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Collaborazione

Written by  Tuesday, 27 June 2017 11:21

All all-Italian team is hoping to offer the offshore industry smarter and more efficient solutions, by bringing their heads together. Elaine Maslin reports.

Fincantieri's Overdrill. Photo from Fincantieri. Click to view larger.

Led by Italian shipbuilder Fincantieri, Polo Offshore has 11 member companies, each bringing their ideas to create integrated solutions – or as Fincantieri sees it, building a ship around equipment, instead of the other way around. Giuseppi Coronella, executive vice president for Fincantieri’s offshore business, says this approach doesn’t pave the way for proper integration of systems. “Six years ago, when we decided to start developing the [Proxima and Overdrill] drillship(s), most of the solutions we were providing were motivated by small oil tanker vessels, ballast systems, physical integration that was not that advanced, so the center of gravity was high. To support that load at a high level you needed a huge hull. This led us to develop a vessel around the system.

“We needed competence and to think differently from standard conservative thinking in oil and gas,” Coronella says. “Very often, the excellence of companies is around single people who create an environment. They create capability for thinking ahead. But maybe don’t have the power or tools. We have an approach of a system integrator using specialist companies with special capabilities, creating the environment to develop new solutions. We have gone through several projects, Overdrill, Proxima and other projects in midstream, also a CNG (compressed natural gas) carrier, what we lacked was a way to cooperate.”

With Polo Offshore, a way to work together as an integrated service was created. Members include drilling equipment firm Drillmec, fabricator Rosetti Marino, cable firm Prymsian, and pipework, electrical, engineering, process and naval architecture firms.

“Our members cover the entire world, which gives us a capability to be close by the major fields and activities,” Coronella says. “This means we can act quickly. It’s not just matter of making integrated equipment, making it connect to the system, connected to other systems inside the vessel.”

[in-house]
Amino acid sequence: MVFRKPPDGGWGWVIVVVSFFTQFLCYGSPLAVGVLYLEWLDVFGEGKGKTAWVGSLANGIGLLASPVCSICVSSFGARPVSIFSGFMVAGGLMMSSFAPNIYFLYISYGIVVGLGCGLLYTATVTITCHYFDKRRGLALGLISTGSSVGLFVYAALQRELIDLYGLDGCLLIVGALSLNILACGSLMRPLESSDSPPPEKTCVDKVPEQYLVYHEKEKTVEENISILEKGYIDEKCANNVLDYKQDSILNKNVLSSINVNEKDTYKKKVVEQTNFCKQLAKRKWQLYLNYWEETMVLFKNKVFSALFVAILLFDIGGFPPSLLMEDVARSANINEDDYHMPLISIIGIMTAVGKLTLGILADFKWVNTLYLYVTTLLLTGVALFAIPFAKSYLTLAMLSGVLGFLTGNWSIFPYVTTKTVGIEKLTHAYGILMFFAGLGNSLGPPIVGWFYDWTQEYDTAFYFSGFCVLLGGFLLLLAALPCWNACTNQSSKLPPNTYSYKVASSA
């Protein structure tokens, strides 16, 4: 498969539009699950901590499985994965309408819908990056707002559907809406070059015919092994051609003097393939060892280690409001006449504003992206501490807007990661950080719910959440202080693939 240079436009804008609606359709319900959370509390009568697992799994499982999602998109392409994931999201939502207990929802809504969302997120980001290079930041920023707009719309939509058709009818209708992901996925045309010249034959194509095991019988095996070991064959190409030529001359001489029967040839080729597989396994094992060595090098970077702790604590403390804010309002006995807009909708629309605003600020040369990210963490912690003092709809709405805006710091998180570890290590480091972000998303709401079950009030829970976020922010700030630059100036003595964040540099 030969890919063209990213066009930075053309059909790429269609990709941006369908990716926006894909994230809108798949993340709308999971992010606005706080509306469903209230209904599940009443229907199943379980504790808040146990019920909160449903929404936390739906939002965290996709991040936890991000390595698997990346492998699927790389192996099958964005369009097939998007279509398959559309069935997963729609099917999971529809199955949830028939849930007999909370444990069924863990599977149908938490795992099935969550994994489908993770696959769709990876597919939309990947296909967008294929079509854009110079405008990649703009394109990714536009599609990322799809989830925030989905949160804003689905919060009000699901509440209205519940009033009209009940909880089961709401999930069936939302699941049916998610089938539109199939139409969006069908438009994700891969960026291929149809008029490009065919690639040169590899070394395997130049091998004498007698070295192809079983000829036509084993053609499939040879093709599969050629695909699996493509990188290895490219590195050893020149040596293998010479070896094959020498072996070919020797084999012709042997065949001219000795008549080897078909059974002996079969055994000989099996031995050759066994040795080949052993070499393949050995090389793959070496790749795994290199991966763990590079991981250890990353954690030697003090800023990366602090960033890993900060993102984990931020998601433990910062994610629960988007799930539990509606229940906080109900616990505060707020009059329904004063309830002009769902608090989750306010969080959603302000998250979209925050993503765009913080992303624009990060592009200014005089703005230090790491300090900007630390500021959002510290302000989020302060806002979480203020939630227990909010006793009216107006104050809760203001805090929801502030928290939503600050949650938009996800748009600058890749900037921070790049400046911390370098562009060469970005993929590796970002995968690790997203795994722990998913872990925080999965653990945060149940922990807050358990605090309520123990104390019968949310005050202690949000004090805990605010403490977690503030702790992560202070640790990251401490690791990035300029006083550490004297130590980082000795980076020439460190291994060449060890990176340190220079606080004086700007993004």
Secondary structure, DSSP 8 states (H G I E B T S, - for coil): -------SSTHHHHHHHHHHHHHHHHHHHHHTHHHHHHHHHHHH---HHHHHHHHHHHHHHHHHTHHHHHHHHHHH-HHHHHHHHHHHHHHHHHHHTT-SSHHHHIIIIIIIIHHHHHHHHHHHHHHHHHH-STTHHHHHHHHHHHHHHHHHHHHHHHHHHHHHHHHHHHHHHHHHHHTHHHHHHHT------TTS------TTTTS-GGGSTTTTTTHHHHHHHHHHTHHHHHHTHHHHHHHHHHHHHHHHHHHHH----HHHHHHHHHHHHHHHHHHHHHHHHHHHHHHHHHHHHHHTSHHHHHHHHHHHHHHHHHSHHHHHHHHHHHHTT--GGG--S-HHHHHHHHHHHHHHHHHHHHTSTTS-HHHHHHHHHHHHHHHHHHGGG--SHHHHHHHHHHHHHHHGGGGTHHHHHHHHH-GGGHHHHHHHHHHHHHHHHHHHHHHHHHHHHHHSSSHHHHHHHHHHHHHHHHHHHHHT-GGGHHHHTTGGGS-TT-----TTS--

Some of this ethos has already been put to work in a project for Petrobel, which has involved creating a condition based maintenance program for a navy. The system has been installed and tested and will help improve reliability and enable future predictive maintenance, Coronella says. “This also allows us to be closer to the client, to help understand their needs propose improved tools for future efficiencies.”

As well as bringing varied expertise to bear on drillship designs, the firm is also proposing to market floating production vessel concepts, initially starting with the building of process modules and or installing pressure vessel. “This requires process design competence, it’s a matter of integrating with other companies,” Coronella says, who adds that he has already spoken with some of the floating production vessel leaders. “The difference in the past was that companies were involved, but off the process line. This behavior [i.e. Polo Offshore] is a more democratic way to work. It’s more profitable in terms of ideas and efficiency of solutions.”

Fincantieri is working in Brazil, with Petrobras, and has shipyards there, i.e. Promar, which is now producing its first vessels, specifically, LPG (liquefied petroleum gas) carriers for Transpetro, plus and offshore support vessel. Fincantieri also owns Vard in Norway. 

 
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